Research followed a qualitative methodology gathering data on a) evidence base, b) best practice and c) experimental approaches in community mental health facilities globally. A literature review focused on health and mental health environments of all three categories. Case studies -mostly from literature and grey literature-- were analysed. Parallel, international experts were interviewed with a focus on different provision and design practices. Challenging approaches were included. The rationale was to penetrate the closed-circuit culture of psychiatric provision and enable integration with non-psychiatric health systems and potentially inverse-integration practices. This included even buildings with even experimental aesthetics or structures. Data -both visual and scientific-- were evaluated using the SCP model, an existing research tool developed for the evaluation of psychiatric buildings.
By treating design and place-making as a therapeutic tool we could challenge the way people view mental health buildings. Creating the means -review and inclusive consultation structure-- to disrupt a normally segregated architectural dialogue-- was essential to this process.

Christopher Roberts

Director and Healthcare Solution Architect, Schneider Electric

Driving Efficiency in Hospitals: from Old to New.

The healthcare technology marketplace is buzzing with the latest innovations in equipment and applications each promising to solve a niche problem. In the complex healthcare environment these specific solutions are great, but the wider challenge is how to integrate these connected technologies to provide a safe, efficient, and sustainable patient experience across the continuum of care.
New integrated technologies can now provide the platform for change, automation of mundane and routine processes driving greater efficiency, but unless we transform the delivery process the benefits will not be fully realised.
The healthcare construction value chain has operated in much the same way for the last 50 years. Often operational costs, future use, and integration with other relevant and complementary technologies are not considered in the construction phase. Global leading technology companies are learning from their international experiences across the world to improve the way hospital critical systems and infrastructure are designed, built, and operated.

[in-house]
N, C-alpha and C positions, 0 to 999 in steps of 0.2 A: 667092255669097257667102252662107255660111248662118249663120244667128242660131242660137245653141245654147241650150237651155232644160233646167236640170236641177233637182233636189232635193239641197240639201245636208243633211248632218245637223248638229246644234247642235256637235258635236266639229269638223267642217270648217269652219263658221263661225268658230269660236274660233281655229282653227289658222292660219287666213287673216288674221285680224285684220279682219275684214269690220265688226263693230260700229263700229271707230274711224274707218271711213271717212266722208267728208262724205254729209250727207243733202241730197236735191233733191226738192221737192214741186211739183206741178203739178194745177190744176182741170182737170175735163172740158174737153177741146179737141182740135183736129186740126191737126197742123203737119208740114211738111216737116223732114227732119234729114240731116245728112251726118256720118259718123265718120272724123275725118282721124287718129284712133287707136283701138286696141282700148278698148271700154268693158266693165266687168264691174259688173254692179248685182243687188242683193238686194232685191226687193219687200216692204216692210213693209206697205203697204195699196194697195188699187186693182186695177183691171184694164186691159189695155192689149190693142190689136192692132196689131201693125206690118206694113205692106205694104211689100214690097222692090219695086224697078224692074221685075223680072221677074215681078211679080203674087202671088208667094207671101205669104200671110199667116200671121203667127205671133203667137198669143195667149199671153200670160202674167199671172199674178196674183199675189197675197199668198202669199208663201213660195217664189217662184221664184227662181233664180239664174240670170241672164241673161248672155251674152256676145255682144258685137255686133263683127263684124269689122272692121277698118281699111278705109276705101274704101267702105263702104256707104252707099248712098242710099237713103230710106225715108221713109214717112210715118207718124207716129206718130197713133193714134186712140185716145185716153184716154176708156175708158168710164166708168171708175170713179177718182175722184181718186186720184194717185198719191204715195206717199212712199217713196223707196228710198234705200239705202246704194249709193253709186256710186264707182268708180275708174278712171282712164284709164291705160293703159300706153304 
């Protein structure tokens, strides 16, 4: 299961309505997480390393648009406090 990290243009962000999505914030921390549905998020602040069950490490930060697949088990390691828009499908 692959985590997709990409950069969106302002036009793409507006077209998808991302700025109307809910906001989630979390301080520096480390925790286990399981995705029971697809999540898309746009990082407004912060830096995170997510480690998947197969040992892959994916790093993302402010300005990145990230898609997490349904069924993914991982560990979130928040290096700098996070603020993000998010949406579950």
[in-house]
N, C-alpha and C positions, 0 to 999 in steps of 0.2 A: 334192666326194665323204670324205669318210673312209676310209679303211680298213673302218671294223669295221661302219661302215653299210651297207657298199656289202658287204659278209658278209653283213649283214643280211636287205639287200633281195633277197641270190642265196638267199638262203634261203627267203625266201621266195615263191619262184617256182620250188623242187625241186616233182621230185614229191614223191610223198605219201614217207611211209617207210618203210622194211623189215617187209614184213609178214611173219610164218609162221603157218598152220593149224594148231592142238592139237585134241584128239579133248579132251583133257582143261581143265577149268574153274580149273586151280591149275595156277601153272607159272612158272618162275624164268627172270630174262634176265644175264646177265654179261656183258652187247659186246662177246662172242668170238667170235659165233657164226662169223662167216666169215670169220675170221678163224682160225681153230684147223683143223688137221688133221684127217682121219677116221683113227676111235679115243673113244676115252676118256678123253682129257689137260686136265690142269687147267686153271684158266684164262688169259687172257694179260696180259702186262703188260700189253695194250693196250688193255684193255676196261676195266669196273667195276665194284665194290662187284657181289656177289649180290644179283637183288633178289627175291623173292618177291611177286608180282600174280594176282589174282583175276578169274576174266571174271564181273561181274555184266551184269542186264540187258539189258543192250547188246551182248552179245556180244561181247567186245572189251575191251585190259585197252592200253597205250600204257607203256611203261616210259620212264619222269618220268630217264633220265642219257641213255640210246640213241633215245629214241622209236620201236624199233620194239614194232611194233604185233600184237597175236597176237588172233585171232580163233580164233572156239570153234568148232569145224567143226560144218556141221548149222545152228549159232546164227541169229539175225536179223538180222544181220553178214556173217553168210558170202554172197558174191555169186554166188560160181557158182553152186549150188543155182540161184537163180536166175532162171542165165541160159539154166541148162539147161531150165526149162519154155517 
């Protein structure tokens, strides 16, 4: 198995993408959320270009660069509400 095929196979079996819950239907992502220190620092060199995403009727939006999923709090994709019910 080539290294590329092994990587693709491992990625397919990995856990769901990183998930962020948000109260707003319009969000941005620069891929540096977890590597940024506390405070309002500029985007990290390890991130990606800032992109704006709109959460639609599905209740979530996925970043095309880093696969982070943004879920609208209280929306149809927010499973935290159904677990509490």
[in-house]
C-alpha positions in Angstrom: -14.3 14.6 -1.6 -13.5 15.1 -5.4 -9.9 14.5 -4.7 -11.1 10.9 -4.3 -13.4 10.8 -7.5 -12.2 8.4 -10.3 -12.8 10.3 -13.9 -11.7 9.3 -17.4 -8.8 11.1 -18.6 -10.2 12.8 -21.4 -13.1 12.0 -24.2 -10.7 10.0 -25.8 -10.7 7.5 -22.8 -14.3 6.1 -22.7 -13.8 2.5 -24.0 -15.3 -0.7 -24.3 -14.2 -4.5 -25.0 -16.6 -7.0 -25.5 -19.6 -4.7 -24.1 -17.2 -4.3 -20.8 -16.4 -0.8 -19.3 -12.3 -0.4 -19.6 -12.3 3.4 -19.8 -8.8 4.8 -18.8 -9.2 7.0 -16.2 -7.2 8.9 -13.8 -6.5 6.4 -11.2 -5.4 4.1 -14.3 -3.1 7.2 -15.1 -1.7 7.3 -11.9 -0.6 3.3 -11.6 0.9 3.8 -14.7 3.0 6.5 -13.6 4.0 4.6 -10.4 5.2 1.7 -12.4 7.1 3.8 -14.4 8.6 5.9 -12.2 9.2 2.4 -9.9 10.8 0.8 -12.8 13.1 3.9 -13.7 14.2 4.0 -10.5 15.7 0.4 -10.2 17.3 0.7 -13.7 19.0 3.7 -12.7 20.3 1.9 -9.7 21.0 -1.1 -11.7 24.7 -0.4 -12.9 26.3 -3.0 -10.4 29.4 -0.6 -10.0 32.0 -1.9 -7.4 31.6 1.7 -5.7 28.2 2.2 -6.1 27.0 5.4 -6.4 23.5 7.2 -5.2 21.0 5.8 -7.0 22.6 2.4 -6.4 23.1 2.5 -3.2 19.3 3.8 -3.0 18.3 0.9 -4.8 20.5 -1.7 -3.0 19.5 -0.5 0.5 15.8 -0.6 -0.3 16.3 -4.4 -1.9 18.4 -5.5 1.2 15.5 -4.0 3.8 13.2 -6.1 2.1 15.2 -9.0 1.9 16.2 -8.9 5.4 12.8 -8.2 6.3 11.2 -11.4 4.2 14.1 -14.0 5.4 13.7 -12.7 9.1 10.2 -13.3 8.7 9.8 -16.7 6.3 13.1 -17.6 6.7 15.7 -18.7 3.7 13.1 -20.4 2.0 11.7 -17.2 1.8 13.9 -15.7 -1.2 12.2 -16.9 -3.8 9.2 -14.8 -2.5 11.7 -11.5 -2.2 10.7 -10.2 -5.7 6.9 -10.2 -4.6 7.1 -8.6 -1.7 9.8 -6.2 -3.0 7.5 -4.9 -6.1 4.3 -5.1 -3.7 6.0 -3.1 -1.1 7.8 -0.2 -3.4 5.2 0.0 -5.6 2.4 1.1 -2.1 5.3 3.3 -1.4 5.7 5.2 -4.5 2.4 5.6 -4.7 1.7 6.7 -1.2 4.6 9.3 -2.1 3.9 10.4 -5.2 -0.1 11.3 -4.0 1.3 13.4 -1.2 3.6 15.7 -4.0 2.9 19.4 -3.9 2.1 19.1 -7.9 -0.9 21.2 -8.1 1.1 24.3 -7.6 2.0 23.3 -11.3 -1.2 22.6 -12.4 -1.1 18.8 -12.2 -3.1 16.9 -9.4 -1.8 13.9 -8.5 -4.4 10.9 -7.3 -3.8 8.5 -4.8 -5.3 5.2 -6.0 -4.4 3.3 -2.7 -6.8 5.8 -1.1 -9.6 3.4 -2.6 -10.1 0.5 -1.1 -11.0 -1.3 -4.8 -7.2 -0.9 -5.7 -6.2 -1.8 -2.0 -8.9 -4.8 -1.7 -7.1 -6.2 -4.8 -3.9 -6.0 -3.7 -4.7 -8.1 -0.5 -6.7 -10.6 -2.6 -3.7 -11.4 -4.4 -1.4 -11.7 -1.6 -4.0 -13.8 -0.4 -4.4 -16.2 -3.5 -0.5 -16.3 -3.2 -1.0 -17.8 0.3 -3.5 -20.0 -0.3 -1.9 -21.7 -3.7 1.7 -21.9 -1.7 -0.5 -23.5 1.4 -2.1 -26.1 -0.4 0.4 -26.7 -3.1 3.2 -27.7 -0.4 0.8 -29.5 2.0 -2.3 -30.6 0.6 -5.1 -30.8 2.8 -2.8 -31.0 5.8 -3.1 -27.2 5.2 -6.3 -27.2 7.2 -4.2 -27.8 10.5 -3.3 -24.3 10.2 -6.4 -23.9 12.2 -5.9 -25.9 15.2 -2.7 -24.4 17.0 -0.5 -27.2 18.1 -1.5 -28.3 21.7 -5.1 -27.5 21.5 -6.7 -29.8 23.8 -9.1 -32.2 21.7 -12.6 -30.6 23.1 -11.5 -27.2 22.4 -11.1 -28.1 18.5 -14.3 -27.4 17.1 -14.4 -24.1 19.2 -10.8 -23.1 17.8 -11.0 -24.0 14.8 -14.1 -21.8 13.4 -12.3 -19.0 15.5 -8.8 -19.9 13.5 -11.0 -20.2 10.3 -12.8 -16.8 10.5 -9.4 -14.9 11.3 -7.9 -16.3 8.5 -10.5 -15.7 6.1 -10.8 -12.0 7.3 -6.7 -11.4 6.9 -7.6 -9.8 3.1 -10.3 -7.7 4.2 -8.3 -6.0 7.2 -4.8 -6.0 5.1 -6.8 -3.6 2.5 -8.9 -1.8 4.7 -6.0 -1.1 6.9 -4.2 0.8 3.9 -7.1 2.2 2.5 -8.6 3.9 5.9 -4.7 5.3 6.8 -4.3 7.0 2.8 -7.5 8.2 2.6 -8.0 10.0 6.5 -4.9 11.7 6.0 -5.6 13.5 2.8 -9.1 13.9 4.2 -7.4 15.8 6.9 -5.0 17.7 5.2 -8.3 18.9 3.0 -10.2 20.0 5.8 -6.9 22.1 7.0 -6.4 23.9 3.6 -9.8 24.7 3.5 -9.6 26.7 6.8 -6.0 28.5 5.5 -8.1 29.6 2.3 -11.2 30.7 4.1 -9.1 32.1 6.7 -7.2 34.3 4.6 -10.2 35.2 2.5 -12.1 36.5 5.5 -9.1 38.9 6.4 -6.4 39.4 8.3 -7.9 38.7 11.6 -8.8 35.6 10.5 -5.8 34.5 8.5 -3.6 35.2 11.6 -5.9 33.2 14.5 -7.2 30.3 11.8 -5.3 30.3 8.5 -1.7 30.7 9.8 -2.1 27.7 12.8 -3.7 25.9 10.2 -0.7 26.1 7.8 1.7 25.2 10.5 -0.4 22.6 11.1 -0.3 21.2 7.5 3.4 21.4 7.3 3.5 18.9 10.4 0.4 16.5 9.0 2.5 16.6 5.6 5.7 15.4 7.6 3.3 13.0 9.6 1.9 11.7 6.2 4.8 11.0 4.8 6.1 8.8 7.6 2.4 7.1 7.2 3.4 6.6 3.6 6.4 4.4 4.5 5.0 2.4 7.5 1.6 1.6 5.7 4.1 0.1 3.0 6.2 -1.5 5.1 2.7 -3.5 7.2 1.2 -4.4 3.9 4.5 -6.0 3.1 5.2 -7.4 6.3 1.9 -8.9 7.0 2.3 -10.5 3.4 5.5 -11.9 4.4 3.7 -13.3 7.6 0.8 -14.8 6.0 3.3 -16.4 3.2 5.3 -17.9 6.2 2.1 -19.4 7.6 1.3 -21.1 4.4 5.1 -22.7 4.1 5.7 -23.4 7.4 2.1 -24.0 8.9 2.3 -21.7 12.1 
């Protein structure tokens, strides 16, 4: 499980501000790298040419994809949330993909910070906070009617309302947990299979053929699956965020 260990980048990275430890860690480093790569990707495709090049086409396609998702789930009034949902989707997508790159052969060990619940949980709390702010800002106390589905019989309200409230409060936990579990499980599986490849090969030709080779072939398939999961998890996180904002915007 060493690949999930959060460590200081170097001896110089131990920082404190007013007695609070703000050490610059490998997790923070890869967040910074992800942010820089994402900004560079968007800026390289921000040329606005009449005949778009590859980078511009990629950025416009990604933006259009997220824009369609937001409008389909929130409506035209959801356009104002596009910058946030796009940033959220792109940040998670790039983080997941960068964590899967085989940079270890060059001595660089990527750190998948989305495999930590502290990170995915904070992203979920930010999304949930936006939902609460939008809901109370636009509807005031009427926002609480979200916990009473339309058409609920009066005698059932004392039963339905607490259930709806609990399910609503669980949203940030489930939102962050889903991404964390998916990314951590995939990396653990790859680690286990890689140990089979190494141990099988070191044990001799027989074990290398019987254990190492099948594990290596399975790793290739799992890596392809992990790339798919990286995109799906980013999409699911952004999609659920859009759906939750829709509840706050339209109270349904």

Through early engagement in the design process, a focus upon the operational needs of the end user, and a proven total cost of ownership model it is possible to transform the construction value chain benefiting both contractors and end users alike.
This presentation will also visit examples of international healthcare organisations who are forward thinking and willing to adopt new technologies. They also plan for the operation of their facility at the outset and are truly transforming the traditional value chain and driving more efficient solutions during construction and in the operation of their facilities.
Working within highly secure cyber environments and taking advantage of the Internet of Things (IOT), together with machine learning and artificial intelligence we can now access greater insights and value from information than ever possible before.
It's time to change and the issues highlighted above are all addressed within this presentation.

Supporting Information:

Matthew Mears

National Healthcare Consultant, Bender UK

The Fundamentals of Secondary and Tertiary Electrical Infrastructure power for Group 2 Medical Locations.

When sizing power requirements for Group 2 medical locations as per BS 7671, regulatory and recommendatory compliance must be fully adhered to - ensuring the solution provides the highest levels of resilience and redundancy to eliminate the single points of failure and provide the highest level of patient safety.
The general principle follows the designer to follow some very straight forward steps:
- Sizing Medical IT power systems in accordance to the group 2 requirements
- Calculate Maximum Total Medical IT demand
- Calculate Maximum Standard TN UPS demand based on 40 watts per square meter, (If required) - centralised UPS systems
- Calculate overall total load system demand
- Correspond demand to correct UPS frame size
- Consider 2nd Fault Clearance requirements of UPS Inverter (Inverter Short Circuit) with respect to downstream protective devices
- Apply consideration to effects of loss of neutral/ neutral generation
- Put Medical IT systems into suitable frame size systems, to allow for sensible interleaving of final circuits (building resilience)
- Phase balance all loads to make sure of a balanced system and no poly-phases within a medical location
- Apply diversity factor if design requires Medical IT loads generally treated as "1"
- Split UPS units into N+N solution to provide diverse supply routes and to build UPS supply resilience
The final step to any Group 2 or Group 1 medical location is to design a robust earthing philosophy within the patient environment.